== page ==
Kenny wrote:Just to be clear, I hold the position that it is people using math who predicts things; and you guys are holding the position that it is actually math that is predicting these things, and people gained the knowledge by discovering math thus obtaining all the knowledge math provided. Please explain the difference.
Why did you re-formulate the original question?
Such seems to me purposefully shifty.
As Rick pointed out, the original question posed by the video that I introduced was:
"Is Math a Feature of the Universe, or a Feature of Human Creation?"
You seem to side with the latter. As for myself, I side with neither without qualification, because I feel the question is a false dichotomy that doesn't get to the heart of the confusion.
The ontological nature of math, what it is (i.e., something is moving at a certain speed whether or not there are humans to describe such), is exhibited as a property of our universe. Therefore, yes I believe maths is a feature of our universe which humans learn and discover and represent in different mathematical languages that they create (where such becomes human "maths knowledge").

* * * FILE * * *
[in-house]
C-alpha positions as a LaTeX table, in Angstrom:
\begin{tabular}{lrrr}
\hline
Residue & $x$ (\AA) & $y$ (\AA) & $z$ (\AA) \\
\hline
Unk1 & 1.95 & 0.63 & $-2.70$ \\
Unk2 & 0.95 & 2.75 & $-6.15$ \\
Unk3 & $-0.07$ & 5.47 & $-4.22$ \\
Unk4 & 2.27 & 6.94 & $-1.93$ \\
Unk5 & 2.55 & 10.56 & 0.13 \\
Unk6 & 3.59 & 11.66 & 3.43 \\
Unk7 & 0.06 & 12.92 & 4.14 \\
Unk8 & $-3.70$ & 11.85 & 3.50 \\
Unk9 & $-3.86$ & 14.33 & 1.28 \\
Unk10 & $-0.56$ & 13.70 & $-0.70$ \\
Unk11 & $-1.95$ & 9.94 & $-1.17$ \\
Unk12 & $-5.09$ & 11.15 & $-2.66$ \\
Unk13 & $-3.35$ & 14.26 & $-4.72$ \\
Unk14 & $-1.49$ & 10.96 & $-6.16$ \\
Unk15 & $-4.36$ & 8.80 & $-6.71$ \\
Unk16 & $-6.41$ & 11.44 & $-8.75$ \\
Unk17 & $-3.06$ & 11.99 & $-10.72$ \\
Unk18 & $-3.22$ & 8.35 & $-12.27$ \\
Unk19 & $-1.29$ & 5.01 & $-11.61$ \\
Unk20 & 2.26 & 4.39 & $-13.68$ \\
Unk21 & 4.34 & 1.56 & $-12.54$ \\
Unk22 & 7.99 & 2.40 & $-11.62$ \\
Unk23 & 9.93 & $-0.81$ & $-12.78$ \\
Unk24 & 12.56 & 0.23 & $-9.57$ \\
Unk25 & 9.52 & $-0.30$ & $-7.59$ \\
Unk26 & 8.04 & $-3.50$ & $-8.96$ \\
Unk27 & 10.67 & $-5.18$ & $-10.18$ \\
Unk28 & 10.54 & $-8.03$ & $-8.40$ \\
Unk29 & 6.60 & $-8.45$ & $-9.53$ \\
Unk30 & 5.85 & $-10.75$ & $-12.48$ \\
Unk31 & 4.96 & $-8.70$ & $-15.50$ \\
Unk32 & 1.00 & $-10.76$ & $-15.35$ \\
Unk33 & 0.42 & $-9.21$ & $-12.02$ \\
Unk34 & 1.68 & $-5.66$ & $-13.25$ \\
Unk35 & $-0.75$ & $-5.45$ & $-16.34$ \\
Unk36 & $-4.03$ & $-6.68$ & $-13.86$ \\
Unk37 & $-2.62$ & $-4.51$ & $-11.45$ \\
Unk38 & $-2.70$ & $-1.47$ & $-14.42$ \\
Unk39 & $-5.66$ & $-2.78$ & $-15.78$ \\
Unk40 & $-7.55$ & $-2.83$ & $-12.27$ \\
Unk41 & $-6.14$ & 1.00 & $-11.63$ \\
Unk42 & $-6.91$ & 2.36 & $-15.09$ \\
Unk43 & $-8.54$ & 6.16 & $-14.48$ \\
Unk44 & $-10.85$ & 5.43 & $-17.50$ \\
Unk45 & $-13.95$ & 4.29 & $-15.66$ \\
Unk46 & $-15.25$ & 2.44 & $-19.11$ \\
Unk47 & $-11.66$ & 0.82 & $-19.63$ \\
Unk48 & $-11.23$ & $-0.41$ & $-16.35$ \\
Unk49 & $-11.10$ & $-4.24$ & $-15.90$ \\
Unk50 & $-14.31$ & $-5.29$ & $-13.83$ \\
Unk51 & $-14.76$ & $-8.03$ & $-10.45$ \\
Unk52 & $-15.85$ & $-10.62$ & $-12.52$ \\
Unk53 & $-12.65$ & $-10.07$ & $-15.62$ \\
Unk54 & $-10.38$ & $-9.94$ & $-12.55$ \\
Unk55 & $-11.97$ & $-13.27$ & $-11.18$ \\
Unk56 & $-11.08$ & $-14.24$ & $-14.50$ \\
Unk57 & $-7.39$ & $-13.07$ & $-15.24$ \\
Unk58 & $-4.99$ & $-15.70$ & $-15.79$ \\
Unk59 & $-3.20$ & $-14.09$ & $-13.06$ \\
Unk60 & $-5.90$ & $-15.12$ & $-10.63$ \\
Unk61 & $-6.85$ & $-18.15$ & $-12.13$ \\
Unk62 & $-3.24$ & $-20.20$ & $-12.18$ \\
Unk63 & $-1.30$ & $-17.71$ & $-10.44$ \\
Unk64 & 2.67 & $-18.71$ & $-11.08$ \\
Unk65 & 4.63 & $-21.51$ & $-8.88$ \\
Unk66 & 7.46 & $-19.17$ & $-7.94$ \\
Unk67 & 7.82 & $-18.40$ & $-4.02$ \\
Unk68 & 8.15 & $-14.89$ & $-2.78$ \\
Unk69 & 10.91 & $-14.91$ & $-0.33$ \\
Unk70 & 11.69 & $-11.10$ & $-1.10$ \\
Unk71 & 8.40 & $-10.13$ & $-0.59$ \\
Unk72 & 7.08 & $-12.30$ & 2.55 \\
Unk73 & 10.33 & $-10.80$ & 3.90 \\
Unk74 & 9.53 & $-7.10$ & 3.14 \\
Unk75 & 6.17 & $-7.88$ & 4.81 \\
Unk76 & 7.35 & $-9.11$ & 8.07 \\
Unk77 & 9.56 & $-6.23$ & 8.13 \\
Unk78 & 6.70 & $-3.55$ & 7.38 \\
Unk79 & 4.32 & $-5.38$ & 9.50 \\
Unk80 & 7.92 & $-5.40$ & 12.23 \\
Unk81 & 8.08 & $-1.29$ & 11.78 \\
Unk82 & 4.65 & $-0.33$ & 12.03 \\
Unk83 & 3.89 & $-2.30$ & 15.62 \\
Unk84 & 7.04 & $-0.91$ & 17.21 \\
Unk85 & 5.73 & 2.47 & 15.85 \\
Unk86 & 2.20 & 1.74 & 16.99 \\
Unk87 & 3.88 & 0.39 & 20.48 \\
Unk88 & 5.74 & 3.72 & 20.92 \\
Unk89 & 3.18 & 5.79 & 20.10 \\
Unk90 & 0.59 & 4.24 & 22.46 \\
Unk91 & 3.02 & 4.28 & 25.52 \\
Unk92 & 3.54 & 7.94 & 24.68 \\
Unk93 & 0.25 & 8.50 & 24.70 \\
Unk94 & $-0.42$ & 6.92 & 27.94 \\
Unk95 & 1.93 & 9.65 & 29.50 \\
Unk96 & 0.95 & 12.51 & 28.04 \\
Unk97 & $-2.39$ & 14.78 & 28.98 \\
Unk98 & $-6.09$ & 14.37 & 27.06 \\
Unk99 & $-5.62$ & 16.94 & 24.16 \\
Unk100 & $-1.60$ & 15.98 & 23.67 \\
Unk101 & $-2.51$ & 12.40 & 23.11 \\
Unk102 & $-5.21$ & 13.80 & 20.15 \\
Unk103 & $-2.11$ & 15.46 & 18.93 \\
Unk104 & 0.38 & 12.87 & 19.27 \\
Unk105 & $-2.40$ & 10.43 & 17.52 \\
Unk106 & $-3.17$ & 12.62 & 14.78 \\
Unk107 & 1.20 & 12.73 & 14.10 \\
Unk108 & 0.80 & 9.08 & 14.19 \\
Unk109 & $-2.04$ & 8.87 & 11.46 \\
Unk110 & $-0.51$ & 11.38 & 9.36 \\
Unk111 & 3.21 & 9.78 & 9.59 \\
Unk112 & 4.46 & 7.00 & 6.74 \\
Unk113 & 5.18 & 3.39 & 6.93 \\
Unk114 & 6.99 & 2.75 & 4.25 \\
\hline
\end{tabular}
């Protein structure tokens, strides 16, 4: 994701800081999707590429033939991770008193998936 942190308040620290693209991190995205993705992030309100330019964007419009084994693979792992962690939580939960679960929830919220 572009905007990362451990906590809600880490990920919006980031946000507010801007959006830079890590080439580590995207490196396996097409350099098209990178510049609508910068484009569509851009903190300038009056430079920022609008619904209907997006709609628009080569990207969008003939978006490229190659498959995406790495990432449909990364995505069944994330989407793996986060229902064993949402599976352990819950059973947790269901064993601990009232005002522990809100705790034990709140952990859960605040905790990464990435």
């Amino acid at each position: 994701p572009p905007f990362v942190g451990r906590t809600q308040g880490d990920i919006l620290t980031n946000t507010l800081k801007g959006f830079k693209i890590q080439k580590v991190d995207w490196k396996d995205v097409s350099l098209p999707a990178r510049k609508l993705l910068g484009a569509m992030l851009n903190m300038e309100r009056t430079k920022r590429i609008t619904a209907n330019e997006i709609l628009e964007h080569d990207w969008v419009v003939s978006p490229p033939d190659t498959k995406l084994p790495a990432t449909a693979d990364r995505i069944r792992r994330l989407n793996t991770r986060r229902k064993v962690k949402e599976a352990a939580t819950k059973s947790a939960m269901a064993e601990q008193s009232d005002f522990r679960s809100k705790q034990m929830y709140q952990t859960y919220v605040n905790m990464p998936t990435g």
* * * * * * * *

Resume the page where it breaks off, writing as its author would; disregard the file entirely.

There is an issue however, and that is with the universe (1) or without the universe (0), maths appears to be an eternal feature. This might pose a problem for Theists who see God as the only being who is eternal, and yet, maths might be eternal but I see it is contingent upon mind. Maths has a qualitative feel of a concept or idea. Therefore while maths exhibits itself as a feature of our universe, it nonetheless appears to me reducible to or derived from "mind".
Given maths appears to be an eternal property, then this mind likewise would be eternal upon which maths is dependant for its own existence. Therefore, I reach the conclusion that a being like God provides the best explanation for the existence of maths, although Pantheism or consciousness being a part of the natural fabric of the universe (panpsychism) can't be ruled out also.